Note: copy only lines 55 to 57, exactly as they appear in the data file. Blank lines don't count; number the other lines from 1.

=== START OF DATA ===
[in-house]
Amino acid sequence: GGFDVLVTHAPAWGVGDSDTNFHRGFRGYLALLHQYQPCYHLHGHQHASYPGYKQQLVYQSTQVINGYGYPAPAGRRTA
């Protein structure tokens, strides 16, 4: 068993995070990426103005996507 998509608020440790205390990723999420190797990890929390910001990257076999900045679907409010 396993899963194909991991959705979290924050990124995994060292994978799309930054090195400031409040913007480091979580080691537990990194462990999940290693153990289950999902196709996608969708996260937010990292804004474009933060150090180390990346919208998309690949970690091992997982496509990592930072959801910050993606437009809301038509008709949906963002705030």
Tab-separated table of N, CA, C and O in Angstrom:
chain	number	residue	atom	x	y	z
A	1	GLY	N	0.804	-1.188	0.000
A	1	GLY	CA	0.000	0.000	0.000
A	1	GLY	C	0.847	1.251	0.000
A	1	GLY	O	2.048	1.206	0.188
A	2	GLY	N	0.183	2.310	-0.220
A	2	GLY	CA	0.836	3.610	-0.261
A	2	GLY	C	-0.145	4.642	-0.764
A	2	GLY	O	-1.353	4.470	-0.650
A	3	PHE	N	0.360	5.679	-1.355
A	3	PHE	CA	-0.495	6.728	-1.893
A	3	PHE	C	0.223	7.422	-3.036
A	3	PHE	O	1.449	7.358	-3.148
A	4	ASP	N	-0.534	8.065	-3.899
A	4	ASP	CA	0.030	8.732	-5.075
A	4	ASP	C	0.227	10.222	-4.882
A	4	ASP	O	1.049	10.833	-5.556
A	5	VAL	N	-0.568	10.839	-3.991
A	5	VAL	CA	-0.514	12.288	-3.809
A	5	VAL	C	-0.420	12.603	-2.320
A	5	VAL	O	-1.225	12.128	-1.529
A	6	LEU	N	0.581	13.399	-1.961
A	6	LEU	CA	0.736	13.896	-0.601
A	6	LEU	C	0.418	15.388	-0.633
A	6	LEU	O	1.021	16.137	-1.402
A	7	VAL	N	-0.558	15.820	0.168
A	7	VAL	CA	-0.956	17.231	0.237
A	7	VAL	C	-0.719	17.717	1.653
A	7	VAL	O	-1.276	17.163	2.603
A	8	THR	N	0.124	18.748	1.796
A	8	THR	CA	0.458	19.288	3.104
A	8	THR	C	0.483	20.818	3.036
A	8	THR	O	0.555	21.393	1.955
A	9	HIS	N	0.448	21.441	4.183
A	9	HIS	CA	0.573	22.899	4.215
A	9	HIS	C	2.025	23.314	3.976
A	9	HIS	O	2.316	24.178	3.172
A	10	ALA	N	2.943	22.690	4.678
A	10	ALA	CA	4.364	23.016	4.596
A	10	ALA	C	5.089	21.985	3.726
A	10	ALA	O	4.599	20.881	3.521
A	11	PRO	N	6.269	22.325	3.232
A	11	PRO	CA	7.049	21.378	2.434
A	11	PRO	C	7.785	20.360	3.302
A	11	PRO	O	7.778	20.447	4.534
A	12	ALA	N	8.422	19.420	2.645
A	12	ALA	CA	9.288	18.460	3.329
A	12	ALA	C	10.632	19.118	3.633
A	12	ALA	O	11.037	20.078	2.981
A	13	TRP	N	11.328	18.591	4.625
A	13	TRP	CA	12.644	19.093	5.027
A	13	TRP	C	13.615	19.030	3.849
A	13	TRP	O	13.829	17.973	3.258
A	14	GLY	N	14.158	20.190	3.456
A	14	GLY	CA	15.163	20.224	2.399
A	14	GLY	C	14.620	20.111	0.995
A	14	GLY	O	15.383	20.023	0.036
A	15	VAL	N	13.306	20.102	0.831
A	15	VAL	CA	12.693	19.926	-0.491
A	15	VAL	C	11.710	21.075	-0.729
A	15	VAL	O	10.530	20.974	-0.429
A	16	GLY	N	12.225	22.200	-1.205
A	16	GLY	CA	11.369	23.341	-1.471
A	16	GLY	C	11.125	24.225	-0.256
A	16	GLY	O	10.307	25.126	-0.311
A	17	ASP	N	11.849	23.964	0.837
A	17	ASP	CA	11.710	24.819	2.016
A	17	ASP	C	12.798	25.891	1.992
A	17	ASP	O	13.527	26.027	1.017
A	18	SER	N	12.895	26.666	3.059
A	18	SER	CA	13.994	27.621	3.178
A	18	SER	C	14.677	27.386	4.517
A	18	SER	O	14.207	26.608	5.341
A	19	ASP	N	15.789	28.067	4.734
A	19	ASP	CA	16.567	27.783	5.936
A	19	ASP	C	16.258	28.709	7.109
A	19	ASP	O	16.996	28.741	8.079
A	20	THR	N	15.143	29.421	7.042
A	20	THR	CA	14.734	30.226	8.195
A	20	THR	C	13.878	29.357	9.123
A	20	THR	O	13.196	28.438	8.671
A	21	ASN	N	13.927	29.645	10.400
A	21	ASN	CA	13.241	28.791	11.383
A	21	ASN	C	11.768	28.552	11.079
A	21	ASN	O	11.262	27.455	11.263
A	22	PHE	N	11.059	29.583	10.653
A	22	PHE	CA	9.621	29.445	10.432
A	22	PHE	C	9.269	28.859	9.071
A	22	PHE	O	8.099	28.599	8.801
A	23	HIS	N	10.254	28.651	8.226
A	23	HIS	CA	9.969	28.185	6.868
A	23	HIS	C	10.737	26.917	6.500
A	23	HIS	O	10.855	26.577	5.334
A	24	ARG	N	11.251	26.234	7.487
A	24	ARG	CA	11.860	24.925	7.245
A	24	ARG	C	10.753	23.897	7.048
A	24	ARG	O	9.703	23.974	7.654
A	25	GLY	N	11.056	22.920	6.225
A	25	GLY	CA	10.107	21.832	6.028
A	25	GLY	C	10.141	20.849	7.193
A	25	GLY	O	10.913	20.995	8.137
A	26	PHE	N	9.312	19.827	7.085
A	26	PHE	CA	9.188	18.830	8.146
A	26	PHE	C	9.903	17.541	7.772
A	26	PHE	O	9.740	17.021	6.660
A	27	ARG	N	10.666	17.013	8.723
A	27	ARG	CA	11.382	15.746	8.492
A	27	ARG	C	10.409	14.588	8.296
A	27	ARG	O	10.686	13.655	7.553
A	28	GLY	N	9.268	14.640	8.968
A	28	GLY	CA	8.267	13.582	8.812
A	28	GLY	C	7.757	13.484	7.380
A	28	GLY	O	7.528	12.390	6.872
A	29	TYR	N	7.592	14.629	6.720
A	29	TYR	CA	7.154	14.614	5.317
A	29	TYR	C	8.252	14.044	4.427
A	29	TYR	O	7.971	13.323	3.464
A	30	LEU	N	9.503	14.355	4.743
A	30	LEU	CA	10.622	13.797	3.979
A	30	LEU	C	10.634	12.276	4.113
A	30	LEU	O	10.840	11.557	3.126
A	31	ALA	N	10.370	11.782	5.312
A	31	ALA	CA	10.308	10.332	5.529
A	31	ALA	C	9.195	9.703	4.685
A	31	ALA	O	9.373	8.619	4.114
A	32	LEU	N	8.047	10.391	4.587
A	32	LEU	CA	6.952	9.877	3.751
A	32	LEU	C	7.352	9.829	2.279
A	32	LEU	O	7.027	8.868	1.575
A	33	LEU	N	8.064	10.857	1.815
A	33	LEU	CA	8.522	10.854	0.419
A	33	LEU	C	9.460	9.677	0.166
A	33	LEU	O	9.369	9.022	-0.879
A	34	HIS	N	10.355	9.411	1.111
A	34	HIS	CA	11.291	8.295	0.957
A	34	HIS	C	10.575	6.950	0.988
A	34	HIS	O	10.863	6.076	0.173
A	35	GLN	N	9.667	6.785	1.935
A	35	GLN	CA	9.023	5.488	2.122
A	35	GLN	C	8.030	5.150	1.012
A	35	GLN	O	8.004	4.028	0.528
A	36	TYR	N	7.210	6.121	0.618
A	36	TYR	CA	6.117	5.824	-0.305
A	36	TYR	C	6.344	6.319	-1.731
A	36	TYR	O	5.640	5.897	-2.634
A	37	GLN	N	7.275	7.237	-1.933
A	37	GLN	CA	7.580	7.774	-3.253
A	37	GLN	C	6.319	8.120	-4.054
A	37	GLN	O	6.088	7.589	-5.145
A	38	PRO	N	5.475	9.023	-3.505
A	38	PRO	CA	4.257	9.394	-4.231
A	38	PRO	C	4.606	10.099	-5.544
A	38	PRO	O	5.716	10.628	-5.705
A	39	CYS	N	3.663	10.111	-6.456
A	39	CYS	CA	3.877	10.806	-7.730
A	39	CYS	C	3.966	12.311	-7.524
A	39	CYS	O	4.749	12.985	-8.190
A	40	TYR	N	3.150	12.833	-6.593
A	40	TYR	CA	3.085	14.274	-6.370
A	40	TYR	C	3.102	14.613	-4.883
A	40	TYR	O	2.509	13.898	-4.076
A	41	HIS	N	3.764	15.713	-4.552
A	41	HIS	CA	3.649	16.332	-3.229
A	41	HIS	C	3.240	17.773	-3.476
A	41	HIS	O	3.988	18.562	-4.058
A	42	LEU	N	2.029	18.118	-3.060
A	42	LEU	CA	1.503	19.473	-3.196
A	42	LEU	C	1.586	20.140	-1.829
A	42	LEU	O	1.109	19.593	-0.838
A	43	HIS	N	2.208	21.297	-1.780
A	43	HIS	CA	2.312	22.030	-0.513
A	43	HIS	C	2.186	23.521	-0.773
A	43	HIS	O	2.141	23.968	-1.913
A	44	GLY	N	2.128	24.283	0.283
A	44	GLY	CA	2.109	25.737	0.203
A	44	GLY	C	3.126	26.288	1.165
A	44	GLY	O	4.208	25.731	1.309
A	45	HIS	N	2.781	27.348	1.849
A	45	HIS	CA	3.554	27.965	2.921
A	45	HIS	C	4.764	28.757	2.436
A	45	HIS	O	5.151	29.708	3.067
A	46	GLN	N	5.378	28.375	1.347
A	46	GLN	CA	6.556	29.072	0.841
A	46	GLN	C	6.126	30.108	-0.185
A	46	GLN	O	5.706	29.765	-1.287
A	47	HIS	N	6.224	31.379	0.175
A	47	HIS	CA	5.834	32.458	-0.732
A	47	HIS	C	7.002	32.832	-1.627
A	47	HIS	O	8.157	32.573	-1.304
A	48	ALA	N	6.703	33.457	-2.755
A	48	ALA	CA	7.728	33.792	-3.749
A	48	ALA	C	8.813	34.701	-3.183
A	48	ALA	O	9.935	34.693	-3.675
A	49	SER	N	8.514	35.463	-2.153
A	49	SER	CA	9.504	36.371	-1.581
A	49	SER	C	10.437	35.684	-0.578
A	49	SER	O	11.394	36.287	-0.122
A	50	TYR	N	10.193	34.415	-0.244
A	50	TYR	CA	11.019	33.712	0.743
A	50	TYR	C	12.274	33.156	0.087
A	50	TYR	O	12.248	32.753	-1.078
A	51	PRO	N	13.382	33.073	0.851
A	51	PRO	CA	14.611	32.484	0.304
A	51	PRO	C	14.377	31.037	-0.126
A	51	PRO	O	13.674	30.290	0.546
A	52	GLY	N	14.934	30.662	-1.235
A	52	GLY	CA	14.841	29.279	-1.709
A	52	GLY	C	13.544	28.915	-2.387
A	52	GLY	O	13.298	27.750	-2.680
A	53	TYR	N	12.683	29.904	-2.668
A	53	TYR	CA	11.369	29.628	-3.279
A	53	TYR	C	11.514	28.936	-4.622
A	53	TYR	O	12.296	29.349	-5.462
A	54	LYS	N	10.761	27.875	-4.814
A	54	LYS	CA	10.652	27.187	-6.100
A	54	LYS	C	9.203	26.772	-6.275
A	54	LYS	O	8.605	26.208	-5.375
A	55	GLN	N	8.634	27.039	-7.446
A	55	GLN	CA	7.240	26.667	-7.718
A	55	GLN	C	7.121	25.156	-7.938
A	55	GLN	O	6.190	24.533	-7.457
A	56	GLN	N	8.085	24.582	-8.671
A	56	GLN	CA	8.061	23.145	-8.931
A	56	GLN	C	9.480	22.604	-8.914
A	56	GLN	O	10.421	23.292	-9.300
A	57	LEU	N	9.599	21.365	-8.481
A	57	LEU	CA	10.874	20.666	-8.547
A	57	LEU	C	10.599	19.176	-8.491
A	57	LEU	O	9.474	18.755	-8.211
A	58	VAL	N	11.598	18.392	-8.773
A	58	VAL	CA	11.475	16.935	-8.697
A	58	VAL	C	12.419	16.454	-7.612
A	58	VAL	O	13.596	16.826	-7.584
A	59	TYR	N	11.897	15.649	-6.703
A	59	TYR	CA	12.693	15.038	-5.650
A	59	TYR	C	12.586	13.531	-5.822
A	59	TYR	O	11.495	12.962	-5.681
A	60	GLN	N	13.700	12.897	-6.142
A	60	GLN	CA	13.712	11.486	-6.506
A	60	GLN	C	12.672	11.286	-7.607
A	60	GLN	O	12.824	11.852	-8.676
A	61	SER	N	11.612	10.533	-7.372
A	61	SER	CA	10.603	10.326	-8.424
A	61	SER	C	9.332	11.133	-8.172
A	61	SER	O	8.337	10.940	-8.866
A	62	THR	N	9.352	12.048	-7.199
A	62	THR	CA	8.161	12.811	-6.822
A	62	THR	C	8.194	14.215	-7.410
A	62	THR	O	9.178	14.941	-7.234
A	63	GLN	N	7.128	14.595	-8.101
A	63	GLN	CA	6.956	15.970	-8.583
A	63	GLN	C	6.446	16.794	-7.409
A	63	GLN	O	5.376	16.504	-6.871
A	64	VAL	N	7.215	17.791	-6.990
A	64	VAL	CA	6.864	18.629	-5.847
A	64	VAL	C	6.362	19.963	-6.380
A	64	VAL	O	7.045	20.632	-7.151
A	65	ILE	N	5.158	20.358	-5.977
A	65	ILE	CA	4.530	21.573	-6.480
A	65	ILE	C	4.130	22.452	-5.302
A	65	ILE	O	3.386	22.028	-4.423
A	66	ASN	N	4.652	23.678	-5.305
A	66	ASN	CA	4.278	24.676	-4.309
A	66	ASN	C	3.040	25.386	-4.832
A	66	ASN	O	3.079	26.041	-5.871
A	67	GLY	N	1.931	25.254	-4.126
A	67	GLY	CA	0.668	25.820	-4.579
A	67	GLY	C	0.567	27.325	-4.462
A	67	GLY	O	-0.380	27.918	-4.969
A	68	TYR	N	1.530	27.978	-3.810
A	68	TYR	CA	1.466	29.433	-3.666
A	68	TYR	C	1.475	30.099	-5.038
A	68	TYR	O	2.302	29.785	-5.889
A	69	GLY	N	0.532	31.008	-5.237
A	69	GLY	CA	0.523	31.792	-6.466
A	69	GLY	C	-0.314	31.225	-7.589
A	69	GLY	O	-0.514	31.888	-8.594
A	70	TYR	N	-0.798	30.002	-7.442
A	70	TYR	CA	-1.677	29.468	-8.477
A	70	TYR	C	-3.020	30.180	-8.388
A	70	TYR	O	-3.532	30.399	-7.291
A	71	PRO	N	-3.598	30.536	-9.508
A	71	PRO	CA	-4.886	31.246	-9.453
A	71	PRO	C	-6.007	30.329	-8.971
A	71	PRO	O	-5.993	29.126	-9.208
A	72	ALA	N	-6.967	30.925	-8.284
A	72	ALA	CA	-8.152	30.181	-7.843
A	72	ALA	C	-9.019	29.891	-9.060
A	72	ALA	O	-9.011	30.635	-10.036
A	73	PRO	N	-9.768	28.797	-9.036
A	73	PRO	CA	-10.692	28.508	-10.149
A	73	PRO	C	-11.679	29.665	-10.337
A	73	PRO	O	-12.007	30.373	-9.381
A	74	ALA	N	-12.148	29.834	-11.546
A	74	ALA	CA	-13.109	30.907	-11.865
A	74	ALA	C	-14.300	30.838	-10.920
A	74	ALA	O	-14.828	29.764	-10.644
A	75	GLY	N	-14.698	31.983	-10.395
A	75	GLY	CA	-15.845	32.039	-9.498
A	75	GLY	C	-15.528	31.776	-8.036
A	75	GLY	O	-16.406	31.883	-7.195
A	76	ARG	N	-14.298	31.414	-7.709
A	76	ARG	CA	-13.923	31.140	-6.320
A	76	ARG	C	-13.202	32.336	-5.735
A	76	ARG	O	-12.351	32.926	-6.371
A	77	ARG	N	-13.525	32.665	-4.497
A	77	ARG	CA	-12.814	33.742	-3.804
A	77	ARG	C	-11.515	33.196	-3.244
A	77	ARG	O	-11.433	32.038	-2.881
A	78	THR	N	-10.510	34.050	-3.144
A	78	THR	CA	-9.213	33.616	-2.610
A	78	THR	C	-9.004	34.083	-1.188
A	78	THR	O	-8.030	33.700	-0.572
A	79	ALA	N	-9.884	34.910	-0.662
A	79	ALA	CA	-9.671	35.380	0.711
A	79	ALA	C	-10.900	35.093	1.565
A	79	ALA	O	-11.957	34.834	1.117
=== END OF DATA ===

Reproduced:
A	13	TRP	CA	12.644	19.093	5.027
A	13	TRP	C	13.615	19.030	3.849
A	13	TRP	O	13.829	17.973	3.258